July 1st will mark the first anniversary of Canada’s anti-spam legislation (CASL). We took the opportunity to survey our clientele to gain a better understanding of how the law affects Canadian businesses.

The infographic below illustrates the survey results and provides an overview of activities post-CASL.


Given that more than 310,000 spam-related complaints have been filed in Canada, the CASL clearly has a purpose. The Cloudmark study shows a 37% reduction of Canadian-based spam over the past year, proving that the anti-spam legislation has been effective.

However, our survey found that the CASL has impeded the competitiveness of homegrown businesses. In reality, it’s not the law itself that’s harming businesses, it’s not understanding the law fully that is creating a problem.

More than 60% of respondents believe that the CRTC has failed to provide SMEs with adequate information about the legislation. Despite a round of information sessions, businesses still lack guidance on how to comply with the law.

Furthermore, the legislation is so complex that even legal experts disagree with the interpretation of certain parts. Hence, the message conveyed to companies is often inconsistent. To make matters worse, fines of up to $10 million can be imposed. Subsequently this has created the perfect scenario to discourage and frighten SMEs. 10% of the businesses surveyed have stopped sending commercial emails altogether, and another 30% have trimmed their mailing lists.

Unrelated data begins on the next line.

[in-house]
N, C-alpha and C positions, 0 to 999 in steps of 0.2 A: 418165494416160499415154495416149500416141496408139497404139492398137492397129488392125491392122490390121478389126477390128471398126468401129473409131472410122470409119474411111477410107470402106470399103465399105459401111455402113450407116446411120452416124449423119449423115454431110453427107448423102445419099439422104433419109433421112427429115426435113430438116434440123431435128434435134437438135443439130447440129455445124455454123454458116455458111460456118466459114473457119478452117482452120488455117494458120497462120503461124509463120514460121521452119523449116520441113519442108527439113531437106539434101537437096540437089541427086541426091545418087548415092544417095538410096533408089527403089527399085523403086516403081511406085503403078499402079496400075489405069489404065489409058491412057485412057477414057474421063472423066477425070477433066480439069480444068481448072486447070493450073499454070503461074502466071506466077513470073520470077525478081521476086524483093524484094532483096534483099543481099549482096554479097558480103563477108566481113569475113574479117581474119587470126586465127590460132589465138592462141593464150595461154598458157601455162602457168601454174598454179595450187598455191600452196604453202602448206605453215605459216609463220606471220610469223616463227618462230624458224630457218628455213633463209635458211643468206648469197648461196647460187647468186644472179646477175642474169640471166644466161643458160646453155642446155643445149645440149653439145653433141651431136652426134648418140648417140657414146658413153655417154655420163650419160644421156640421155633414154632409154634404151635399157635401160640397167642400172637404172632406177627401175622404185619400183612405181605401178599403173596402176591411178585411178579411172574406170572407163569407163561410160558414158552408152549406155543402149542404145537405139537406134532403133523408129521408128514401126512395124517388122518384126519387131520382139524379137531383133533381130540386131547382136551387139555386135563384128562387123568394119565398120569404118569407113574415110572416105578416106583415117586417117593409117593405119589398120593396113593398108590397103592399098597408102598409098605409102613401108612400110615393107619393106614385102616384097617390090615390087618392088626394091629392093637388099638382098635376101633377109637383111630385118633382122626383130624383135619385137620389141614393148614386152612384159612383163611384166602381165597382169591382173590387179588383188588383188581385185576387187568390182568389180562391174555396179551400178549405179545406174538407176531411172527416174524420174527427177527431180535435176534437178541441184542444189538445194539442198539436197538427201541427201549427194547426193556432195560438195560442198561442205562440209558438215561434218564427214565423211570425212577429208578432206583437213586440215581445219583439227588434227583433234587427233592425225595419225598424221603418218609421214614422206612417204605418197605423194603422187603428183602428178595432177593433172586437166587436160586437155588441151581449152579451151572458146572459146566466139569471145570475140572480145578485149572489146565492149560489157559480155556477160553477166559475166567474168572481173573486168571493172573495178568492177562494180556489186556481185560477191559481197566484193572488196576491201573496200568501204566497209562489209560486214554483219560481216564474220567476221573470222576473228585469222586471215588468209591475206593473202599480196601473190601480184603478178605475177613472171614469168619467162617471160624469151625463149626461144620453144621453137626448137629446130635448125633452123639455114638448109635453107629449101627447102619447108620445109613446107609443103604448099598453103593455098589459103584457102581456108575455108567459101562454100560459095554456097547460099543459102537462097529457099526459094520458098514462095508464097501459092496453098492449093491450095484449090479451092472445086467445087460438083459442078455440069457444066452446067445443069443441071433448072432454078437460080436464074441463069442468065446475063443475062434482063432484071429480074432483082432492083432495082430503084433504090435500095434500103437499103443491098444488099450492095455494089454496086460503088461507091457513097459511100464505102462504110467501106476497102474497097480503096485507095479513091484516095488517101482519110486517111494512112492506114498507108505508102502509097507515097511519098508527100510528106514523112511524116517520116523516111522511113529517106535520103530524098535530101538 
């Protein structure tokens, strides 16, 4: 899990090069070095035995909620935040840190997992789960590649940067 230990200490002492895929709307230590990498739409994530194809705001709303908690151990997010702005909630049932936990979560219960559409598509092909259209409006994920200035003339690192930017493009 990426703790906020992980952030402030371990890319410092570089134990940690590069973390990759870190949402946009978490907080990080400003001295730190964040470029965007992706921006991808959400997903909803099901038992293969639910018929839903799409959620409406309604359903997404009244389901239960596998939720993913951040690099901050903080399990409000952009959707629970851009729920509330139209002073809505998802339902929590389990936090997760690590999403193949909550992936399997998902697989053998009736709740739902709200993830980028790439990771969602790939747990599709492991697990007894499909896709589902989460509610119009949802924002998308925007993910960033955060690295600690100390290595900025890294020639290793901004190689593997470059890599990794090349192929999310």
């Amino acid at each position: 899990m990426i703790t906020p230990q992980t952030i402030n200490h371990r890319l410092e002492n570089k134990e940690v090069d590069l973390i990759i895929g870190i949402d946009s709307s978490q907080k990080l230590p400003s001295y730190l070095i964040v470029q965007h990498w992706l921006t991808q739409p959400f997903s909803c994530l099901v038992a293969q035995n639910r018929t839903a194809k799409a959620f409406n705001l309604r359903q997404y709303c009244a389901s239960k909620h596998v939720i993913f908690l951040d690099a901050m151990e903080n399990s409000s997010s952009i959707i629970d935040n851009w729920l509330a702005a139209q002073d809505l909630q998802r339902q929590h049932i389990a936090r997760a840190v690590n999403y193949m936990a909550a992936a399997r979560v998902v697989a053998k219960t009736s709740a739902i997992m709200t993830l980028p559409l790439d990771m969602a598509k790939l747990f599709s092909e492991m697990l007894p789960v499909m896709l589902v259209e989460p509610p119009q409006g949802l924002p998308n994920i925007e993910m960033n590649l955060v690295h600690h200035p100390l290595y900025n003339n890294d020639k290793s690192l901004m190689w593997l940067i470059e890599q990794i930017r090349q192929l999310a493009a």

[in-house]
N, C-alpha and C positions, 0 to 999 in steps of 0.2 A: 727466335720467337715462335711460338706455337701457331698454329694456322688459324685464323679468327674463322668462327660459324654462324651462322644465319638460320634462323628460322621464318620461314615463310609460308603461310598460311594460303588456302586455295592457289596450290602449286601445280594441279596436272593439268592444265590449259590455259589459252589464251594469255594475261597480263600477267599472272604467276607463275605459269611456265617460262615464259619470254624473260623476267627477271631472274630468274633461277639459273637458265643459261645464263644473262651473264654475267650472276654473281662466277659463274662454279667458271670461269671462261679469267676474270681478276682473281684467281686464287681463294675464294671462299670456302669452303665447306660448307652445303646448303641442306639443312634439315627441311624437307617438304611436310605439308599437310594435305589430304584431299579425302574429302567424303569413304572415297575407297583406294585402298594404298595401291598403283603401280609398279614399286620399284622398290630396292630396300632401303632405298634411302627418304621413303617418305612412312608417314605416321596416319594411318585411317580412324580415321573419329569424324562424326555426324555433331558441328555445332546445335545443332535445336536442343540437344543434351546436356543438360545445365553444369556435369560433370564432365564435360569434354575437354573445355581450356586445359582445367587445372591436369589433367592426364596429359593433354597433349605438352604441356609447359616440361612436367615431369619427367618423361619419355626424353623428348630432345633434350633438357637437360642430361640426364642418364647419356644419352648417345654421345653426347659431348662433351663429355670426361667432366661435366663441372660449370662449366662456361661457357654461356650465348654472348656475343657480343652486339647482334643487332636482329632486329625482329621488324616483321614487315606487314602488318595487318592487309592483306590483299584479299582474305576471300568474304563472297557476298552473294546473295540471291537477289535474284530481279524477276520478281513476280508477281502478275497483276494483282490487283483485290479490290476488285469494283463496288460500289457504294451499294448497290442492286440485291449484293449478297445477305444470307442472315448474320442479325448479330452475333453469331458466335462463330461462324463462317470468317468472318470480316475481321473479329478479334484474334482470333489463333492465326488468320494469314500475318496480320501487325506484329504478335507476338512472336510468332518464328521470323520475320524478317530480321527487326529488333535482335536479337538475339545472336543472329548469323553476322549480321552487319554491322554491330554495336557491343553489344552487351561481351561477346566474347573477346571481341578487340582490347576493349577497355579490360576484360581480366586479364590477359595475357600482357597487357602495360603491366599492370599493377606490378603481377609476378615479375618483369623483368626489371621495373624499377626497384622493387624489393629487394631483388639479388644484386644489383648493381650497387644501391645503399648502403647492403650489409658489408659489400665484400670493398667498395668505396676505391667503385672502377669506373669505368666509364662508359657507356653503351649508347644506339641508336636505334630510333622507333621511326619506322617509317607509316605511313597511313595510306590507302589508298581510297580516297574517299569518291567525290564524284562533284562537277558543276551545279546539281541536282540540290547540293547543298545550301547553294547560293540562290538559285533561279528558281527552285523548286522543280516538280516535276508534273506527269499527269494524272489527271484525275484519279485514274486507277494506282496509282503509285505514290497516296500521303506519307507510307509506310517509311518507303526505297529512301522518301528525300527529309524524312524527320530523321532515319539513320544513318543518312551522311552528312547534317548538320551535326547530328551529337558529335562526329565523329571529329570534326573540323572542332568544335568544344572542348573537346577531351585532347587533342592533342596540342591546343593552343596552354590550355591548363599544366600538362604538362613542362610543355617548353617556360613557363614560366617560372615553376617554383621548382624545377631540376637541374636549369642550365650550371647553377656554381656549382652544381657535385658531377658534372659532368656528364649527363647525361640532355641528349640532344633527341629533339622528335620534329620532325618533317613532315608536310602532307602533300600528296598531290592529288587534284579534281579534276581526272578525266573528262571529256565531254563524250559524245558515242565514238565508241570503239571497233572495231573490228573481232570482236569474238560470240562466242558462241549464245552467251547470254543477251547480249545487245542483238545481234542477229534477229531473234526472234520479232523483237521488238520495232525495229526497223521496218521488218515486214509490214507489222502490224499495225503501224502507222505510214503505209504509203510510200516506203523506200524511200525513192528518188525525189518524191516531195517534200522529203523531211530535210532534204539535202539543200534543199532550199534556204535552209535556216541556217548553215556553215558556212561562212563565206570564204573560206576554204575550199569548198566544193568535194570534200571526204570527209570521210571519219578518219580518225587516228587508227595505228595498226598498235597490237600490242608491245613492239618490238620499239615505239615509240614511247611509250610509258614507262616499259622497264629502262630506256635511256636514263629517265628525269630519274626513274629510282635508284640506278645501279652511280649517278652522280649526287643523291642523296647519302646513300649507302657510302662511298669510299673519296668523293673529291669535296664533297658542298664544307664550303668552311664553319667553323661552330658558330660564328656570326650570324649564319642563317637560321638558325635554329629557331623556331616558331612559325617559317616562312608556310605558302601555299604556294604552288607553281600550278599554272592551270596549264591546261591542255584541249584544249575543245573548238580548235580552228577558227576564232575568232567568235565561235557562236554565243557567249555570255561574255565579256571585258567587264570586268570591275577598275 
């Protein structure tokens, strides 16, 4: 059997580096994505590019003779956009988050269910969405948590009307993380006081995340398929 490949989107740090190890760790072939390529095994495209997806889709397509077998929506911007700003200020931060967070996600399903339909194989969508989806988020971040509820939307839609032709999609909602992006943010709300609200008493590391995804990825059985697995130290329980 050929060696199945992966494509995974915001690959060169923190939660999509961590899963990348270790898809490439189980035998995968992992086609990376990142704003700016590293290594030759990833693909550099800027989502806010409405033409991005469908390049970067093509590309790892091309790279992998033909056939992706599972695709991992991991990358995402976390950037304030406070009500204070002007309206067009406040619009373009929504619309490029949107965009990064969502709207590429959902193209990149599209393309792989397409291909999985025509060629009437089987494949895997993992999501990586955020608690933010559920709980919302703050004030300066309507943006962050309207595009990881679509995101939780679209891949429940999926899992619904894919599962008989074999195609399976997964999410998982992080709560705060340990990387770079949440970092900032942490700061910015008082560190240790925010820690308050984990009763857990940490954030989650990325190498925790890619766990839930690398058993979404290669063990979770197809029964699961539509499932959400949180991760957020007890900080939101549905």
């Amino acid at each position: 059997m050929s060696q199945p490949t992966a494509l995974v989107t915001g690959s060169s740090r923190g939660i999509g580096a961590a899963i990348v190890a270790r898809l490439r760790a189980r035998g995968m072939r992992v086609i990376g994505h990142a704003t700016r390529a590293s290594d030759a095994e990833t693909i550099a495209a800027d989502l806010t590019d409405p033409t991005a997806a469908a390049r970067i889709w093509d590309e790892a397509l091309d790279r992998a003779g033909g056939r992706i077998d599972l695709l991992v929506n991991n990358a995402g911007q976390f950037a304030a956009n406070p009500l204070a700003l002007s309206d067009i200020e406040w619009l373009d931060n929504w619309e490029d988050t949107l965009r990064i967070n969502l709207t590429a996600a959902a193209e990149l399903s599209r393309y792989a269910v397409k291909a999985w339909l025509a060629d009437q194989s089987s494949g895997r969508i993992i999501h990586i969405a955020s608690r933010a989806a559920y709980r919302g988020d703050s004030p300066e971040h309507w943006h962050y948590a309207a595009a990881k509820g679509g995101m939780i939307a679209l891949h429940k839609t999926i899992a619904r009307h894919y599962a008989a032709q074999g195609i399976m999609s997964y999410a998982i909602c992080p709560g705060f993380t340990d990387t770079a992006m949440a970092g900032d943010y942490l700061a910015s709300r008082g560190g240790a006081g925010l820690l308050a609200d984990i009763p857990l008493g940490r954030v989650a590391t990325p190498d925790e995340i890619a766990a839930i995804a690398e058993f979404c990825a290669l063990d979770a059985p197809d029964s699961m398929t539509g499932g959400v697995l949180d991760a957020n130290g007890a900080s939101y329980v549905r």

Given that email is not only the most effective, but also the least costly marketing tool, it seems absurd to deprive businesses of it. The shroud of uncertainty surrounding the CASL has prompted many companies to cut down on—or even cut out—the use of email as part of their marketing strategy. 39% of the businesses surveyed claimed that the CASL has restricted their marketing activities.

The truth of the matter is that it’s entirely possible for businesses to continue sending commercial emails, provided they follow good practices. It is on this point that the CRTC’s efforts have has fallen short. For our part, we at Cyberimpact have offered several webinars on various CASL-related topics, and they have proven to be very useful.

On a final note, 48% of businesses said that the CASL has thwarted their ability to compete with their U.S. counterparts. Many of them falsely believe that U.S. companies are not subject to the CASL, which goes to show that the CRTC did not properly disseminate information on this subject.

To summarize, while the CASL has been effective, it has reduced the competitiveness of Canadian businesses. A great deal of work remains to be done in terms of educating them on the proper practices of commercial emails and remaining in compliance with the anti-spam law.

What about you? How has the CASL impacted your business?